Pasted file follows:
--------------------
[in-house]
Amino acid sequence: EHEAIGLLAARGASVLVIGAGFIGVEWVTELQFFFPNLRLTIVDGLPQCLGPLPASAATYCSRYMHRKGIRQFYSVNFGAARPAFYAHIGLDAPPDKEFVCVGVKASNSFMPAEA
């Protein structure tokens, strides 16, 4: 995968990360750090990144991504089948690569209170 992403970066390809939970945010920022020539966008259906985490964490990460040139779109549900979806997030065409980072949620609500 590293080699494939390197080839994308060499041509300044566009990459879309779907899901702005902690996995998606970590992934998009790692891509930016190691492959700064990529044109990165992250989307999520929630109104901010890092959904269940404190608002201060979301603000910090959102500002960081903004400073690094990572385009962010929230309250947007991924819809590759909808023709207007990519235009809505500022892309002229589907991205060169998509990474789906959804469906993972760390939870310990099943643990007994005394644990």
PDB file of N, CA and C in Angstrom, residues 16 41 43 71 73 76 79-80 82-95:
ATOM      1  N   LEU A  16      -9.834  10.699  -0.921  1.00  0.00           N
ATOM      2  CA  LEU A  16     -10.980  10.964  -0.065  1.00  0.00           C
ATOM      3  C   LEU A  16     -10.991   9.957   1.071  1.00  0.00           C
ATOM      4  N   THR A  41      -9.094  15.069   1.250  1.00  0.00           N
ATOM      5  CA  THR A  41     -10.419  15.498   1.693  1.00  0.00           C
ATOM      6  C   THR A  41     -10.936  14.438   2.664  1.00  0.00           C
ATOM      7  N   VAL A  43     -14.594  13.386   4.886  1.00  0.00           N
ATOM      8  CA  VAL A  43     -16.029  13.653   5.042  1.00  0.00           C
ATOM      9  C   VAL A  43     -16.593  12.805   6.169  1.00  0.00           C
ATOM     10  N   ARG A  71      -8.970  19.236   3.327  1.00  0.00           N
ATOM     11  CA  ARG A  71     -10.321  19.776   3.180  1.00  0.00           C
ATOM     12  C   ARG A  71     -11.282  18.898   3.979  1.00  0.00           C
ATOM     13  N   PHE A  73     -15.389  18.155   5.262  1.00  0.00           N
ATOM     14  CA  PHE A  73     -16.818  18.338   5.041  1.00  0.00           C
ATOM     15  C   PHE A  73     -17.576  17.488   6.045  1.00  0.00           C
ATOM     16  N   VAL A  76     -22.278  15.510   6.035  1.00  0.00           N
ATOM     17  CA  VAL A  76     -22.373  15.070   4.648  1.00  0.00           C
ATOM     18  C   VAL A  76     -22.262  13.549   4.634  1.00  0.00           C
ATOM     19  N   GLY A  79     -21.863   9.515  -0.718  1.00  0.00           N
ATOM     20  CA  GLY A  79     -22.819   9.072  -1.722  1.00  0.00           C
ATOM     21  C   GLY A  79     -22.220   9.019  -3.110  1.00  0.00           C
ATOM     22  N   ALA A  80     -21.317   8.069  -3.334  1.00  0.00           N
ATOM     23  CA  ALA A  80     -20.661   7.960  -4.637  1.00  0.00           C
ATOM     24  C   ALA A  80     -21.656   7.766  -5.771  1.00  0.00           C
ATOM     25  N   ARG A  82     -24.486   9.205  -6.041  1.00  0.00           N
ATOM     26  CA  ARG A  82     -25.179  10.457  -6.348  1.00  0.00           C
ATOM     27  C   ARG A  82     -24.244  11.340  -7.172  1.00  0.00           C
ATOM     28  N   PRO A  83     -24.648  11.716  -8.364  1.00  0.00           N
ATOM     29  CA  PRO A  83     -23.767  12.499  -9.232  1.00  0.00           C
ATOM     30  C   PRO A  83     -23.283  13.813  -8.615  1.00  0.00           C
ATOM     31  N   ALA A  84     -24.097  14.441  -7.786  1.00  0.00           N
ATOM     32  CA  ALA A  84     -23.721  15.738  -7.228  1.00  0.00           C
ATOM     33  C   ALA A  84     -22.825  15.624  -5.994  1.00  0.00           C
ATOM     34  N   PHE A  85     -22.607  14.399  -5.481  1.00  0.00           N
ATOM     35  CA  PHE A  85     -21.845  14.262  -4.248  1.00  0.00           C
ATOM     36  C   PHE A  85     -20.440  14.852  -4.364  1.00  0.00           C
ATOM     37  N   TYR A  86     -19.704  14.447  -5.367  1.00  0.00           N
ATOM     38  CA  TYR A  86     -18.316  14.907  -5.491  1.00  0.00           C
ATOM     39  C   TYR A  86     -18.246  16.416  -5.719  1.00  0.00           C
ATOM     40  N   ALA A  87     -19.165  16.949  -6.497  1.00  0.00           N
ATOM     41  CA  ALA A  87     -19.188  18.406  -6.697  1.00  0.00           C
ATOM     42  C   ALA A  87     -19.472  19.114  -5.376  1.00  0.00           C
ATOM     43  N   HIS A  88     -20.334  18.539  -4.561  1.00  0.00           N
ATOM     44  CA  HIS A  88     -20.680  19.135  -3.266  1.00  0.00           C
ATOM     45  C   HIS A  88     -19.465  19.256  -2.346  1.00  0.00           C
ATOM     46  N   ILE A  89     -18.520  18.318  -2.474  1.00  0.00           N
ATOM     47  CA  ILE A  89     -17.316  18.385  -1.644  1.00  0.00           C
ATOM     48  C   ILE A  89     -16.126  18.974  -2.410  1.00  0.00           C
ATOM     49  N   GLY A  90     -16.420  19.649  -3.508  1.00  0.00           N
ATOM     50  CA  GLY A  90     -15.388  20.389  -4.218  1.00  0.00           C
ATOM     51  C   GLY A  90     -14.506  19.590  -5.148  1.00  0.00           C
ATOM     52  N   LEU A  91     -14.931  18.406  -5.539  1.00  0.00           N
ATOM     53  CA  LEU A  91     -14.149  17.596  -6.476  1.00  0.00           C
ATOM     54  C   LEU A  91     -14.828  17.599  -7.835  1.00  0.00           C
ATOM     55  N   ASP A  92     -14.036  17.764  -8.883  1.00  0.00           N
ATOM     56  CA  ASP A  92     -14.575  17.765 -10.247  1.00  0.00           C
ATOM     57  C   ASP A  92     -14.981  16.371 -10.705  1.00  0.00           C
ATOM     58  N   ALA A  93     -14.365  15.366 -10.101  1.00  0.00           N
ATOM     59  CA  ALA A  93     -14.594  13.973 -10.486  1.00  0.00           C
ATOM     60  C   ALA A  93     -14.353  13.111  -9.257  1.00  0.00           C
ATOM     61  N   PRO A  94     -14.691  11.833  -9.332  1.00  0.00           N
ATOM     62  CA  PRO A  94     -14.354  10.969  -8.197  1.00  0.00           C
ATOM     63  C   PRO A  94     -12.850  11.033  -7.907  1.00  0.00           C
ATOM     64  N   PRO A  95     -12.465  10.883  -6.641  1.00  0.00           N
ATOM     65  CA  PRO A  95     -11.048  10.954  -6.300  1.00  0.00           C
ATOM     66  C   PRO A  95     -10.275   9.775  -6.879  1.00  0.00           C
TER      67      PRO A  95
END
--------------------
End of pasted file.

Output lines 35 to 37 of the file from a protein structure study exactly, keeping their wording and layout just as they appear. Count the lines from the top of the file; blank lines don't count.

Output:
ATOM     31  N   ALA A  84     -24.097  14.441  -7.786  1.00  0.00           N
ATOM     32  CA  ALA A  84     -23.721  15.738  -7.228  1.00  0.00           C
ATOM     33  C   ALA A  84     -22.825  15.624  -5.994  1.00  0.00           C